1 John was written by John sometime between 90-95 AD as a personal letter to believers. He is writing concerning the assurance of eternal life as it seems though perhaps some had some doubts as to whether or not they were really saved because of sin. They key word throughout the entirety of the book is fellowship. He discusses some of the hindrances to fellowship, conditions for fellowship, and the benefits of fellowship. He was really trying to encourage the believers to live a Christian life that will lead to assurance. His secondary purpose was to refute Gnosticism and the false teachings related to it that denied some of the aspects of Christ. 1 John 1:5-2:2 is a discussion of the basis for fellowship to emphasize the main objective of this letter which is concerning fellowship with the Father and with one another. He detailed the principles that are really the basis and the foundation for all true and genuine fellowship with God.
Verse 5 begins with a declaration of a message that they have heard from Christ that proclaims that “God is light and that in Him there is no darkness at all.” These verse begins with the same emphasis on “this message” as being what he had heard just as he did in the prologue of the letter when he discussed the things in which they had “heard, seen with their eyes, which they had looked at and their hands had touched.” It would seem as though he is referring to Jesus when he states that this message is that which they have heard from a seemingly ambiguous “him”. John is purposely emphasizing that this message is “apostolic in authority and also divine” which would make it from Jesus (Elwell 1179). He shows the importance of this letter because it came from God as well as the timelessness of it as it did not originate with John or with any other apostle or writer (Kistemaker 241). This fact seems as though it is emphasized to show the authority behind this message unlike that of the message of these false teachers. This message seems to be something that they already are familiar with and know rather than a brand new concept that is being preached to them. The Expositor’s Bible Commentary points out that this allusion is more than likely not referring to a specific word of Jesus but rather to “Jesus himself as the Son in whose life and death the Father manifested himself.” John had learned this message from Christ.
This statement declaring that God is light and there is no darkness in Him is referring to God’s holiness. The Bible Knowledge Commentary rightly points out that John is notorious for describing God as light in the Book of John and in Revelation so to emphasize the Lord as the Revealer of holiness (884). This is just not an idea from John as one sees that James 1:17 makes a reference to God as the Father of Light. It is a key point in this description of God and our basis for fellowship with Him. He is light. He is holy. This is a standard that He alone has set and is a part of His nature. This means that there is no taint of sin or impurity in Him. The statement that God is light is the basis of one’s fellowship with God. We are only able to have fellowship with God because He is Light. God as Light also describes His glory as well as light being Truth although His Holiness is the primary reference in this passage (Vines 27). God as Light is contrasted with Darkness. God has absolutely no darkness in Him at all. This part of the statement is a negative corollary that really just emphasizes the point that God is light. It would seem, in the context of fellowship, that because darkness has no place in God that darkness of any kind is excluded from having fellowship with God.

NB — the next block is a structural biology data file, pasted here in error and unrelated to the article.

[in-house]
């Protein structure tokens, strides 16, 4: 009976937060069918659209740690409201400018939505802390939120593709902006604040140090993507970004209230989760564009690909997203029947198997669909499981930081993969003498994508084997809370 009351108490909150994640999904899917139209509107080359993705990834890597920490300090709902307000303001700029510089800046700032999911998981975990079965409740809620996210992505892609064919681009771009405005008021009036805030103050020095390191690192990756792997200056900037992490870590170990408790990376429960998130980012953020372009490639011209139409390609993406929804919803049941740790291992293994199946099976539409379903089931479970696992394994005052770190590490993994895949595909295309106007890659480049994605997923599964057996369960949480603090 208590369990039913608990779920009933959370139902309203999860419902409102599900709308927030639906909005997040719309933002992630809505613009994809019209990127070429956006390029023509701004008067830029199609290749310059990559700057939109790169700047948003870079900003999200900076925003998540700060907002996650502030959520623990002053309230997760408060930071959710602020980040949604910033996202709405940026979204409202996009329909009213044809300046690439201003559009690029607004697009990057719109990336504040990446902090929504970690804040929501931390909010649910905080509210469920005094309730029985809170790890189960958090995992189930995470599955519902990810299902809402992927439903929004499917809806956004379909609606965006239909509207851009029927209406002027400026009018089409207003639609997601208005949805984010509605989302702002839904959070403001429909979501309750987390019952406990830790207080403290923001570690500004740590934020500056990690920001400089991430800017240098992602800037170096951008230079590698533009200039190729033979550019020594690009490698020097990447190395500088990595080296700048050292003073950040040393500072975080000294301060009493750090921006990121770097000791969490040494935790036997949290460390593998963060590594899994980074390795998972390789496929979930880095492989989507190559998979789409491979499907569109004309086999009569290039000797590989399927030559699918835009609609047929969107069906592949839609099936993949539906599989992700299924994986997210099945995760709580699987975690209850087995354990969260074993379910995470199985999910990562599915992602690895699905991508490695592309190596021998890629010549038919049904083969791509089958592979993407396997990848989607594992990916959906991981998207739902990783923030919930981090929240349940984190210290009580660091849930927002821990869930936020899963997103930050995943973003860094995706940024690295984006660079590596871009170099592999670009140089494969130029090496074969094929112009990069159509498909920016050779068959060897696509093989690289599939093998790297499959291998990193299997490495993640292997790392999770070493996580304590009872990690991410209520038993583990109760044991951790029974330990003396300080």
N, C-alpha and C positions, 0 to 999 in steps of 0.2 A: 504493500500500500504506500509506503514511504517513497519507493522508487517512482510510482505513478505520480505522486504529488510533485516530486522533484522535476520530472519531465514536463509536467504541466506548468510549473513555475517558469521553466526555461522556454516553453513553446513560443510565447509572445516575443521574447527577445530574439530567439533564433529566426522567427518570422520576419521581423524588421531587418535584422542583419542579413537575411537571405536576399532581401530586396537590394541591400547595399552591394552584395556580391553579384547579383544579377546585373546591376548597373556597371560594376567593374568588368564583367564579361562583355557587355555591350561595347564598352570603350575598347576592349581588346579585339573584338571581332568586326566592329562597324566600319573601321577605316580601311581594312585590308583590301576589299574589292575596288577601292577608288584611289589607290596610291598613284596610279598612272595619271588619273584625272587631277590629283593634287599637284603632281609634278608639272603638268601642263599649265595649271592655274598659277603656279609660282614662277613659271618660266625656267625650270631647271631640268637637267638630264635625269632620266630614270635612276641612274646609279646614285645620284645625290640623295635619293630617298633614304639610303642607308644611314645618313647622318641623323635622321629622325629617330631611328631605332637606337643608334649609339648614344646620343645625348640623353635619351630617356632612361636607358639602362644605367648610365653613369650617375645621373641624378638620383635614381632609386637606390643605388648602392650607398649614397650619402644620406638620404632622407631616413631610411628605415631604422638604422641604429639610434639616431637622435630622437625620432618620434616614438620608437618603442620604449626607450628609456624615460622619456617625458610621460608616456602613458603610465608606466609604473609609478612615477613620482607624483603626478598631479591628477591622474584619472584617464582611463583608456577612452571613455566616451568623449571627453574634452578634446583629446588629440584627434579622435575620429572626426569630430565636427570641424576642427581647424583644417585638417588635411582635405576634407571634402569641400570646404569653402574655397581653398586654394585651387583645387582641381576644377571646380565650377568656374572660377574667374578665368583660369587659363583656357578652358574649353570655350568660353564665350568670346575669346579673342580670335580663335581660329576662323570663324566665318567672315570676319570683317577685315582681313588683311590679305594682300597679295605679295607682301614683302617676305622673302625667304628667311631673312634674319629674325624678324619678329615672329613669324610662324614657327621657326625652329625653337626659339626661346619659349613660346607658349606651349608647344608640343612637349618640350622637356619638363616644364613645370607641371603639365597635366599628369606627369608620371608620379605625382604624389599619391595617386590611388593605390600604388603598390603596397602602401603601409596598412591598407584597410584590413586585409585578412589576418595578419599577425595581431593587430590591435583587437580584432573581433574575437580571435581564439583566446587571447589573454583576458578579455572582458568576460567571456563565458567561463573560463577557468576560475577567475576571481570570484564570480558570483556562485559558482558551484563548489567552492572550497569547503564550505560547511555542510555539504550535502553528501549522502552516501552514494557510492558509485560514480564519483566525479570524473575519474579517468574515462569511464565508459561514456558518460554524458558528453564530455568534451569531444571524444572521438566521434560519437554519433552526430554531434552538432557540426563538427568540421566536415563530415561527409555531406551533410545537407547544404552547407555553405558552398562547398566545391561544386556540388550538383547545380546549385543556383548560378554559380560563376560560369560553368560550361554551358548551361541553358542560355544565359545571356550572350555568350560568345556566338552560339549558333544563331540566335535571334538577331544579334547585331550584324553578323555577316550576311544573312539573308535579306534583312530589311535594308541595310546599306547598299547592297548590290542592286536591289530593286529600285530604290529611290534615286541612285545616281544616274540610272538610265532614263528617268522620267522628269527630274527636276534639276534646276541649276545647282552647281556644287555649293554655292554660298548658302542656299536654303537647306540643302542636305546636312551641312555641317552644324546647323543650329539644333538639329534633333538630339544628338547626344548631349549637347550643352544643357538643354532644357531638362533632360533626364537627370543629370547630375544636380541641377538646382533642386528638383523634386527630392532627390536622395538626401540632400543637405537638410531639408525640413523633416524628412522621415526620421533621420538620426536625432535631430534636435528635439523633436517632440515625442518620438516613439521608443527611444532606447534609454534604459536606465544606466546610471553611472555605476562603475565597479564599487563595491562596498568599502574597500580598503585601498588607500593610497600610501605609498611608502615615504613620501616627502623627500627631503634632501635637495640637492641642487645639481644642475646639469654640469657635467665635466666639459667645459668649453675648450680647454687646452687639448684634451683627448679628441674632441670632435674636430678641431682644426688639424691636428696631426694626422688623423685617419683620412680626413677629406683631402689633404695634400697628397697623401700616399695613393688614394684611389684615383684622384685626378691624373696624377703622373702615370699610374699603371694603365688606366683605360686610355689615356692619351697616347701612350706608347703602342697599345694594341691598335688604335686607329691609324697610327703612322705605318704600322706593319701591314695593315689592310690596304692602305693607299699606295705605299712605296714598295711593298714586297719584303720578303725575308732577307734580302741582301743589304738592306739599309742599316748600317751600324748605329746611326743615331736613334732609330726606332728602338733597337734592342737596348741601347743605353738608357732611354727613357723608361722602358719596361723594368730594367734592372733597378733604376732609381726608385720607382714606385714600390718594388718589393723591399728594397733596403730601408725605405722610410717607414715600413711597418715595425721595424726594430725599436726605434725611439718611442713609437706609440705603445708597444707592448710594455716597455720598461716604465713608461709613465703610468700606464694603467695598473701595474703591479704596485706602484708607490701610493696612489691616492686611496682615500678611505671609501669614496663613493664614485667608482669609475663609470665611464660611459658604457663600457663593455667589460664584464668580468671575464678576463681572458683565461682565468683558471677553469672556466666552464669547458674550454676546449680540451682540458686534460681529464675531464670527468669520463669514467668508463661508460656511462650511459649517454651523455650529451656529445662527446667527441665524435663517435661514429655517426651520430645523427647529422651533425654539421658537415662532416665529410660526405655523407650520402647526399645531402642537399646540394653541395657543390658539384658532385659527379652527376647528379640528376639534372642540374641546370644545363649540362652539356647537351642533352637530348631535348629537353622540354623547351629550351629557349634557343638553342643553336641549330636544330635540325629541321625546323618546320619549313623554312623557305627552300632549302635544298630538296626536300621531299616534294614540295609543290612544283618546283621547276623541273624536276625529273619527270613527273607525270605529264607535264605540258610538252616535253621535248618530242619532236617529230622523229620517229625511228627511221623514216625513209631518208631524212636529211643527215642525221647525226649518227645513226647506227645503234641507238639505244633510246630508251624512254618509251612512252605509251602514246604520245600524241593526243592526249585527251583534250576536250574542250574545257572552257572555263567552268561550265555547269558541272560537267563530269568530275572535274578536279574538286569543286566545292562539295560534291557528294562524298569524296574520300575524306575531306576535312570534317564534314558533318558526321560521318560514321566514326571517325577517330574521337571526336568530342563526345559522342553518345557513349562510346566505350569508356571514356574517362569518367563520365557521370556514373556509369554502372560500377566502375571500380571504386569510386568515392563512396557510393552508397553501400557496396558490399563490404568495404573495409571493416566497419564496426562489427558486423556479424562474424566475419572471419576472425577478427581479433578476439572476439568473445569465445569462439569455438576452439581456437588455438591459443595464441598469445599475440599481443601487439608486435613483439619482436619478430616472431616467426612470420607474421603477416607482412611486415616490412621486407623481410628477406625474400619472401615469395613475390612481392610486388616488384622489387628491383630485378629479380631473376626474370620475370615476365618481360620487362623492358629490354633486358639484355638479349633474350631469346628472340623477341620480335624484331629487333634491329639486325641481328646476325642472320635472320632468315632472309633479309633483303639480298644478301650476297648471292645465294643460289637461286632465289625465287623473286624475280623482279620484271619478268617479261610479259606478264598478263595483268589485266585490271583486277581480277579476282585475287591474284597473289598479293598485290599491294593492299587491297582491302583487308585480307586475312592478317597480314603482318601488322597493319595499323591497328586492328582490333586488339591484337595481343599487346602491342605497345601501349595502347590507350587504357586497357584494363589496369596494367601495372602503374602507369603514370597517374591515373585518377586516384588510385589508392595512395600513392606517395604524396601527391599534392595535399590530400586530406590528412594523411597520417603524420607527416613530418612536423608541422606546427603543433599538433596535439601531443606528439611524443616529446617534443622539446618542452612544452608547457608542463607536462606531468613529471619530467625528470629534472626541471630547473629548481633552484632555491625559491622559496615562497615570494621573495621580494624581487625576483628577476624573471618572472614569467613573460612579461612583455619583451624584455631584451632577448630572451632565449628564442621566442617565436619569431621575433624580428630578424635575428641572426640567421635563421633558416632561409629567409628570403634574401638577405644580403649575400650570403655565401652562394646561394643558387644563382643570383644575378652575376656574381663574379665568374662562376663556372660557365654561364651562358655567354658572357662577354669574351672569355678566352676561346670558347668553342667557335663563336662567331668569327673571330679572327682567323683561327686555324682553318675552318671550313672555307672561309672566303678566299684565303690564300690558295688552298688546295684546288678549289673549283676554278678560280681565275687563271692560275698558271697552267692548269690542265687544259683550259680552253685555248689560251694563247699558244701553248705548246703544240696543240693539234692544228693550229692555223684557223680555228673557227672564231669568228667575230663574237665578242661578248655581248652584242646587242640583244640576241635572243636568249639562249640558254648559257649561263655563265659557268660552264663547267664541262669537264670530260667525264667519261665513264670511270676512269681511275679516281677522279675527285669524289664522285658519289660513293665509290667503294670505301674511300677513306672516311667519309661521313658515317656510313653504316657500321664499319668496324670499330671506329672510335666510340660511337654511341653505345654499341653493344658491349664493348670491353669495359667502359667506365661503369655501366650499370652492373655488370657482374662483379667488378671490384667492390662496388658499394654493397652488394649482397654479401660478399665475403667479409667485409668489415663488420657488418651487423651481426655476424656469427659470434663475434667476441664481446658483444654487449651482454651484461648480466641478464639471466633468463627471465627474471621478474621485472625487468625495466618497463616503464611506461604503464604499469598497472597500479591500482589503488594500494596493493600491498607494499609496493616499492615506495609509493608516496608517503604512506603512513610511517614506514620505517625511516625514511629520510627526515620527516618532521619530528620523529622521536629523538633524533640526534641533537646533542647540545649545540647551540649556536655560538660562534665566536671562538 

Verse six begins with John’s first of three possible false affirmations that he then combats with a correction based from genuine truth. The false claim in verse six is concerning those who “say they have fellowship with Him and yet continue to walk in the darkness.” He says that if we claim this that...
Bibliography: Elwell, Walter A. The Baker Commentary on the Bible. Grand Rapids: Baker Book House, 2000.
Johnson, Thomas F. New International Biblical Commentary: 1, 2, 3 John. Peabody: Hendrickson, 1993.
Kistemaker, Simon J
Longman, Tremper. The Expositor 's Bible Commentary. Grand Rapids: Zondervan, 2005.
The New Interpreter 's Bible Commentary
Sailhamer, John. NIV Compact Bible Commentary. Grand Rapids: Zondervan, 1994.
Vines, Jerry. Exploring 1, 2, 3 John. Neptune: Loizeaux Brothers, 1989.
Von Wahlde, Urban C
Walvoord, John F., and Roy B. Zuck. The Bible Knowledge Commentary. Wheaton: Victor Books, 1985.
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